The iloobia guide to the perfect ‘Tokyo Run’ Zoetrope experience


Do you own a Tokyo Run vinyl zoetrope LP? If so this guide from iloobia (he who created zoetrope out of the film) will help you experience its full potential….

Once you set your zoetrope picture disc in motion, you wont immediately be able to see the animations spring to life.
This is because your brain needs to separate the moving images so they are not just one big blur.
In order to see the animation on the disc, you need to trick your eyes into separating the moving images.

There are at least three different methods to do this –

1 – A round piece of card with slits cut into it
This approach is closest to the way a traditional zoetrope would work.
It is a little clumsy, takes a little time to prepare and does not create as clear a visualisation as methods 2 or 3; nonetheless it does work and reveals a fundamental truth as to how the whole effect works on your brain.
You need to measure out a circle of card a little larger than the diameter of the turntable and cut evenly spaced slits out all around it, ideally to match the number of pictures around the zoetrope image.
The card is then stuck on top of a raised tube sitting in the middle of the record player.
Look at the disc through the slits as it turns and the animation will spring to life.
The reason for the slots is to simulate flashes of light, creating a strobe, as the images you see must be interrupted by moments of darkness in order for the illusion to work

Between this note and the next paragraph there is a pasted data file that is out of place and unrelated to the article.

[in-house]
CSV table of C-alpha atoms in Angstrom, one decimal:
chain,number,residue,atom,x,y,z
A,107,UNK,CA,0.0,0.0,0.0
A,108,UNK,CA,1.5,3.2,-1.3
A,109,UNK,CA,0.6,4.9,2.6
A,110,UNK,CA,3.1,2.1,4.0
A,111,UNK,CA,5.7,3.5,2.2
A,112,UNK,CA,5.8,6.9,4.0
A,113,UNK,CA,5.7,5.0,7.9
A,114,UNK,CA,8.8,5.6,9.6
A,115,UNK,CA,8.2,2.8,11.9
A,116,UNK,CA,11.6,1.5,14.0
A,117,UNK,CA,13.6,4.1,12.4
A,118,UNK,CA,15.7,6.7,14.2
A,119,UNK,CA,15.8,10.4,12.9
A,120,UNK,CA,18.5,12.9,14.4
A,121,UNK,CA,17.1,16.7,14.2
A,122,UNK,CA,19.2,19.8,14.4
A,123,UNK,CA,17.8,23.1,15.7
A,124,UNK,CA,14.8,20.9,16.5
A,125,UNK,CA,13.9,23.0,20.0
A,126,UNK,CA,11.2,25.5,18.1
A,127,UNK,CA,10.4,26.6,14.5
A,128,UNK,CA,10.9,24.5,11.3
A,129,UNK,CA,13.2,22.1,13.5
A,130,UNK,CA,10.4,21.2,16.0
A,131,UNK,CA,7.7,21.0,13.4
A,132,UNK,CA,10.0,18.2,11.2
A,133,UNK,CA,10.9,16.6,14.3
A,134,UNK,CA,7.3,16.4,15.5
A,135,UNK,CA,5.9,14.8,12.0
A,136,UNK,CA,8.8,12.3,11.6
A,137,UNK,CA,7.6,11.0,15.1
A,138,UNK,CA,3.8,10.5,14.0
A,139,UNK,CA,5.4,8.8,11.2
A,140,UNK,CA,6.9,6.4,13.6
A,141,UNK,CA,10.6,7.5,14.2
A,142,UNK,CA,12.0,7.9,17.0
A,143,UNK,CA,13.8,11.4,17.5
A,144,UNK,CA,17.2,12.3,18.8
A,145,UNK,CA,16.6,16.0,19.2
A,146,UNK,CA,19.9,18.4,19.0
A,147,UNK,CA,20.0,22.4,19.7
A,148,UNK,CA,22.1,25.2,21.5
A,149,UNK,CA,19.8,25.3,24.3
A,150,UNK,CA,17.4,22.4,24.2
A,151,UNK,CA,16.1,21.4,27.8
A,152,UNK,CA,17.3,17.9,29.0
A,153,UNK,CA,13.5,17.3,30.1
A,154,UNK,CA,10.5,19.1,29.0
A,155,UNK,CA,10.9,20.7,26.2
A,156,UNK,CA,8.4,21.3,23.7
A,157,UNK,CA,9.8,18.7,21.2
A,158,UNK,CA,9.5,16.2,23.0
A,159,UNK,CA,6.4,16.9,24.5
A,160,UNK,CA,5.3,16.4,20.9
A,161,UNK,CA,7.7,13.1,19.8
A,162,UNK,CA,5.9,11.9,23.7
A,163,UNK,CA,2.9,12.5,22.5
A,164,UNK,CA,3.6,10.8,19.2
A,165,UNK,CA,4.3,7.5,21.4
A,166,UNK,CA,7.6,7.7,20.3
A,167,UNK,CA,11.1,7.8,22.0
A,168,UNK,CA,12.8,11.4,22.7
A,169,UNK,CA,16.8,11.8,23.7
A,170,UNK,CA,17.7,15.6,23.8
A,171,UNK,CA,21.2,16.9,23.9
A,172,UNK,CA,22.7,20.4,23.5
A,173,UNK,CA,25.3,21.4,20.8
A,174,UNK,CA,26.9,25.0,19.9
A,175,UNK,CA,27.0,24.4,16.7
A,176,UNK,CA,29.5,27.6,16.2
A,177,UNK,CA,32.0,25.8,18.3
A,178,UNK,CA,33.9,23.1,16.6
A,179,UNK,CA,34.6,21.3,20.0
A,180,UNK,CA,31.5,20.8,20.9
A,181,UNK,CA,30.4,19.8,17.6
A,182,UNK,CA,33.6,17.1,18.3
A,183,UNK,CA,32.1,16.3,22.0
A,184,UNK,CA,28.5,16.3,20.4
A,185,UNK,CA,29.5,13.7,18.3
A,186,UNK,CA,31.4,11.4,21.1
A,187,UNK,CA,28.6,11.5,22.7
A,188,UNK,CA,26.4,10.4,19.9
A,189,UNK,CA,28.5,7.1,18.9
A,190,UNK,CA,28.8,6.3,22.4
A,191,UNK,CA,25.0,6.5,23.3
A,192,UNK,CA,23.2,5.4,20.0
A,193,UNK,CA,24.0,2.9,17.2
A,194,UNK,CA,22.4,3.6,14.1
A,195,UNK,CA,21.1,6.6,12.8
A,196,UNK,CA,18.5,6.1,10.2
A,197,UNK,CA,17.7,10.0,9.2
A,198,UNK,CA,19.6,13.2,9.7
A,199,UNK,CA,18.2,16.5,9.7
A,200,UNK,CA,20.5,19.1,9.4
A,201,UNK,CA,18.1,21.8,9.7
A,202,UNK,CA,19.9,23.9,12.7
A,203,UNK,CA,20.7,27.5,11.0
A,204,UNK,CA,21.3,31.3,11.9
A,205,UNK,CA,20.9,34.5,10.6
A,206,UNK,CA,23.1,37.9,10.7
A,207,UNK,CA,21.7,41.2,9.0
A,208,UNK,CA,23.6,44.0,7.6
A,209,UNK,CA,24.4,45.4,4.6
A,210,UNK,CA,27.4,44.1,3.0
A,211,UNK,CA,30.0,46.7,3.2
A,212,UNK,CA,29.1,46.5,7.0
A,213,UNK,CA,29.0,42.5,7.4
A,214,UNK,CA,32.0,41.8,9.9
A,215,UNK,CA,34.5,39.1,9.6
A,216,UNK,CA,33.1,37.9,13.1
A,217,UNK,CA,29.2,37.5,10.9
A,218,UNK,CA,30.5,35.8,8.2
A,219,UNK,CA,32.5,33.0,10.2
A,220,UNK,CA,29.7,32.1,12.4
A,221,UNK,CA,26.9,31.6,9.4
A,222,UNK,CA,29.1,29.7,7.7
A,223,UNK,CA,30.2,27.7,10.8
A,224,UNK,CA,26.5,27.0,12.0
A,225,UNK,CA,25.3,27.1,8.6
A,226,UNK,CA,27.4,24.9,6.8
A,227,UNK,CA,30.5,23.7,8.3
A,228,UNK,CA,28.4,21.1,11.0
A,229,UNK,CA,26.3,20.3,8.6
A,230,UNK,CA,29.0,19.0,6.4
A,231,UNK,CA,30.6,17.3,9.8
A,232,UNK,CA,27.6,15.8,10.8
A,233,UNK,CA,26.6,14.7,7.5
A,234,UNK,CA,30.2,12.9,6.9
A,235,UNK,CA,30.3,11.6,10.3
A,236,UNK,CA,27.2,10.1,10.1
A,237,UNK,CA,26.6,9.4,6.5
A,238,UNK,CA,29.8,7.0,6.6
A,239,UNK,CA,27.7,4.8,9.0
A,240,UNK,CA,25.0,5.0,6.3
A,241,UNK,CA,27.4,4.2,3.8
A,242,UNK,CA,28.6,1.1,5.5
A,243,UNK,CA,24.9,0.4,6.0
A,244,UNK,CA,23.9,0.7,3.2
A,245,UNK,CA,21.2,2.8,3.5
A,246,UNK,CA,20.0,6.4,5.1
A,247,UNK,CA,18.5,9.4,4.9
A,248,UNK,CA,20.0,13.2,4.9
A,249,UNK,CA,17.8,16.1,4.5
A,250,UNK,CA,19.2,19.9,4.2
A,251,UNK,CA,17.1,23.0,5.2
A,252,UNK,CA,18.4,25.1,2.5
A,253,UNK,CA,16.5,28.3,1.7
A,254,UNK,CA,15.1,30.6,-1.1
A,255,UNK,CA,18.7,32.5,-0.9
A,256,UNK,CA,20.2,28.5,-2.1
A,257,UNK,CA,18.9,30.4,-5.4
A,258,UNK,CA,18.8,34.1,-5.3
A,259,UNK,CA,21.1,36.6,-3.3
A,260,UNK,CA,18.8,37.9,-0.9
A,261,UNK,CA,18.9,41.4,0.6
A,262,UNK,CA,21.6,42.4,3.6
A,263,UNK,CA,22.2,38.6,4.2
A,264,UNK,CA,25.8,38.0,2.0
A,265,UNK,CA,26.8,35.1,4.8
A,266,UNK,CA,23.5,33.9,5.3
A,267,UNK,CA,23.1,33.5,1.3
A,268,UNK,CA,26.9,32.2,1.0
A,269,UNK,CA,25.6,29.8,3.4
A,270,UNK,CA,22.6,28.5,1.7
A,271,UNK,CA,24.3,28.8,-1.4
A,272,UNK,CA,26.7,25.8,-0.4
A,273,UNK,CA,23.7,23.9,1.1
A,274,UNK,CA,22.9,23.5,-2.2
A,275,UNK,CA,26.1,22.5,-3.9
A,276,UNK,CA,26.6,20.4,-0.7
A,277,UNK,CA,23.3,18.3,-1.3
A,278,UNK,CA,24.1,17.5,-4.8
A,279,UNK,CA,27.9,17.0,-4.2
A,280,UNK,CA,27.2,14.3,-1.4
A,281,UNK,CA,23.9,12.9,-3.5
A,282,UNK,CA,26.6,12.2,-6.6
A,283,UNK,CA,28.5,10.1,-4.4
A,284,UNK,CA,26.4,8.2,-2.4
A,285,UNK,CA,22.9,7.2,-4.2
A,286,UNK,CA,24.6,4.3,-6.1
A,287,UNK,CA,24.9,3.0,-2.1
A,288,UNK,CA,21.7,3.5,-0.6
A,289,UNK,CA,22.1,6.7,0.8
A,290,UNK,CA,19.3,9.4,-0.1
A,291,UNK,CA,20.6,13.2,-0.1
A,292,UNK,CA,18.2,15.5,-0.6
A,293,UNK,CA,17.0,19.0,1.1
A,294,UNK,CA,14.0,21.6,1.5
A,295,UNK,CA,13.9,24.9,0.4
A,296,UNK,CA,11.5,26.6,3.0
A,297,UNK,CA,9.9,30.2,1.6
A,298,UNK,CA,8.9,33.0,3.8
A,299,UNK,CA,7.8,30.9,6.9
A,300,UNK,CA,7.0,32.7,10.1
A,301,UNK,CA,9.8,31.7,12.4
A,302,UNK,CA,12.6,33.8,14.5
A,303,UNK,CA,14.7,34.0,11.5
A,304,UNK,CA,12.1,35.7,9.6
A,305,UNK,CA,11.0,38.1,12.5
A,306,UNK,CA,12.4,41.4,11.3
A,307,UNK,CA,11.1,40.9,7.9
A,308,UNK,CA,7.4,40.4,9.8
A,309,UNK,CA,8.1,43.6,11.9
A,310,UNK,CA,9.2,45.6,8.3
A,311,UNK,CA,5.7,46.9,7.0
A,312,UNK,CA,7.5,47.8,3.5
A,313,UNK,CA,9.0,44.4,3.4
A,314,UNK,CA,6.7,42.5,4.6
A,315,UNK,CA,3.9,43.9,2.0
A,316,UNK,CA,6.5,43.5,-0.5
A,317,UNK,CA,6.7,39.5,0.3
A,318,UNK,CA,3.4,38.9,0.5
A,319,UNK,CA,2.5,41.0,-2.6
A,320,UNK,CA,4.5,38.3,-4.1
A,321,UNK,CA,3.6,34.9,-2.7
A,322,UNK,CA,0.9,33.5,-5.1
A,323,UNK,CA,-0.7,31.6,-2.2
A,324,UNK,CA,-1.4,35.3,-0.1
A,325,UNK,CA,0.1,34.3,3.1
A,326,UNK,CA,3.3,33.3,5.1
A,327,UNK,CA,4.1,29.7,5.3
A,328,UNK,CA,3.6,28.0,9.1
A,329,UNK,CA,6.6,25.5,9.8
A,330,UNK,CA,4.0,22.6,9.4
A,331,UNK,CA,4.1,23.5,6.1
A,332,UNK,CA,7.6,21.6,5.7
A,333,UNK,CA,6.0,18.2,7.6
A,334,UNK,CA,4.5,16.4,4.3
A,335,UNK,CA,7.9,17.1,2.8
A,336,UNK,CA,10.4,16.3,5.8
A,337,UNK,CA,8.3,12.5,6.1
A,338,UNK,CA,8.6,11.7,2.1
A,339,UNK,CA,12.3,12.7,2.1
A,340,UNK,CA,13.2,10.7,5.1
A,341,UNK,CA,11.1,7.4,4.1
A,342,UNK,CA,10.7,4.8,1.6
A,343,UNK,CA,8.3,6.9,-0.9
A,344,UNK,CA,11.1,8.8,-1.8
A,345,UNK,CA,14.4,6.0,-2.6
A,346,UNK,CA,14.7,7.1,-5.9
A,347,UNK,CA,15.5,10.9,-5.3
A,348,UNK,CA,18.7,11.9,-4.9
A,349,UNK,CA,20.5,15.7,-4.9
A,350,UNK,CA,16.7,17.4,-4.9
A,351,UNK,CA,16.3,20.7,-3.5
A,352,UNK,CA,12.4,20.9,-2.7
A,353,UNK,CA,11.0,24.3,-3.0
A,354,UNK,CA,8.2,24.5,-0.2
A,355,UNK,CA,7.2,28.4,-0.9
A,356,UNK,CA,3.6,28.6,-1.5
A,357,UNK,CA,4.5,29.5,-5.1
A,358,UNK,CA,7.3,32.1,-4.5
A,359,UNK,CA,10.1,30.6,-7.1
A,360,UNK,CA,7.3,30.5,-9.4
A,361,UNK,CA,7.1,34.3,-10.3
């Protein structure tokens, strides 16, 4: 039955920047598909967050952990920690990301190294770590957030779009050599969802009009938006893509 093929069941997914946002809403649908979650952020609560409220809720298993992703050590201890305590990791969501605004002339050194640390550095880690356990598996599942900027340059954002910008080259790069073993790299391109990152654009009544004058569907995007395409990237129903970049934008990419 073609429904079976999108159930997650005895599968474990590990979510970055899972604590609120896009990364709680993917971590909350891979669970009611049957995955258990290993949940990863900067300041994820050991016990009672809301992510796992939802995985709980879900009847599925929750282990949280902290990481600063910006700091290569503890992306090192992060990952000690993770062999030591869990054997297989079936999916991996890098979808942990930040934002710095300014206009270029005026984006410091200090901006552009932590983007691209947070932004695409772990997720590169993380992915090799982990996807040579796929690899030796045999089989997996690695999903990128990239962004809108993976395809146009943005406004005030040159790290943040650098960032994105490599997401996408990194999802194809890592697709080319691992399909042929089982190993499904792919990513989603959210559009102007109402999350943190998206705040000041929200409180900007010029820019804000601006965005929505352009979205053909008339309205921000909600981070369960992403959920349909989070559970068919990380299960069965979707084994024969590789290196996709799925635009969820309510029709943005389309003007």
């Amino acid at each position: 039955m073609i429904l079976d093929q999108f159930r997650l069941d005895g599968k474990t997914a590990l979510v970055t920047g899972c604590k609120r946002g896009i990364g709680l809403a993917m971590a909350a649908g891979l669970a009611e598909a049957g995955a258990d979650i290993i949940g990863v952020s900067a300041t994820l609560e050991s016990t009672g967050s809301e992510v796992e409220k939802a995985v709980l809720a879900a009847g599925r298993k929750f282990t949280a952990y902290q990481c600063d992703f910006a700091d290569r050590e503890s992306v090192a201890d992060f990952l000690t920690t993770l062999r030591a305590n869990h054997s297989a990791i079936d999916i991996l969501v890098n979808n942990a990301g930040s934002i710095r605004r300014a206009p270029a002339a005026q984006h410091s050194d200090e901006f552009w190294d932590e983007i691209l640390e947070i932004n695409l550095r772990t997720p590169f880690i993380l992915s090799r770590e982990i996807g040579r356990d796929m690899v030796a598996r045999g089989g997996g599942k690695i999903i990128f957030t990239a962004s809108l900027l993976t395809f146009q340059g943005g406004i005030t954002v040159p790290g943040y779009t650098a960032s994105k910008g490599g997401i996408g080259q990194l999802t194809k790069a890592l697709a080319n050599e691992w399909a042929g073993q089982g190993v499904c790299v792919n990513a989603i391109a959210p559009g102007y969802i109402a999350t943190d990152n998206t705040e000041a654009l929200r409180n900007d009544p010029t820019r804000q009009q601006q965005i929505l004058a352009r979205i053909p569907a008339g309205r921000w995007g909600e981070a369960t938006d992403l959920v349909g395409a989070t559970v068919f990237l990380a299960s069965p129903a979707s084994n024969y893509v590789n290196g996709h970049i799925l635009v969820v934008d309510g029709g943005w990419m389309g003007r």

2 – Using a strobe light
A far more direct way to create the necessary strobe effect is to use a strobe light itself if you have one.
In this case you will need to be in a darkened room and switch the strobe light on near to the turntable.
Carefully adjusting the strobe frequency will eventually find a sweet spot where the picture disc will visibly animate.
Slowing or speeding up the frequency of the strobe from that position will create slow down or speed up effects in the action.
Be aware that for some people, even if they are not epileptic, spending any prolonged time in the dark with a strobe light can cause disorientation, dizziness or even induce a seizure.

3 – Setting a digital or video camera to a high shutter speed.
By far the most rewarding, immediate and safe way of seeing the animation manifest is indirectly through a digital camera.
Ideally a shutter speed of around 500 or above is required to really see the action clearly.
Bear in mind the higher your shutter speed is set the more light you need, so a table lamp positioned close to the vinyl while you film can really help boost the light levels.
Depending on whether the turntable is set to 33rpm or 45rpm, you will get a different look to the way the disc animates.
Also, try changing the shutter speed as you look through the preview screen on the camera to see how it affects the clarity and appearance of the animation, and if you have a pitch adjuster on the turntable, that can be used to make the animation appear to slightly rush or slightly drag, depending on where you set it.
Ultimately, there is no one absolutely correct setting, it’s all about experimenting and tweaking until you get an effect you are happy with.
And by using a camera to view the animating disc, you can directly record all your experiments as you go, so you can make your own zoetrope video mash-up like in the video above.

Music from video + original prototype:


Many thanks to iloobia for his work on this project and the above guide

You can check out more from iloobia  here or here


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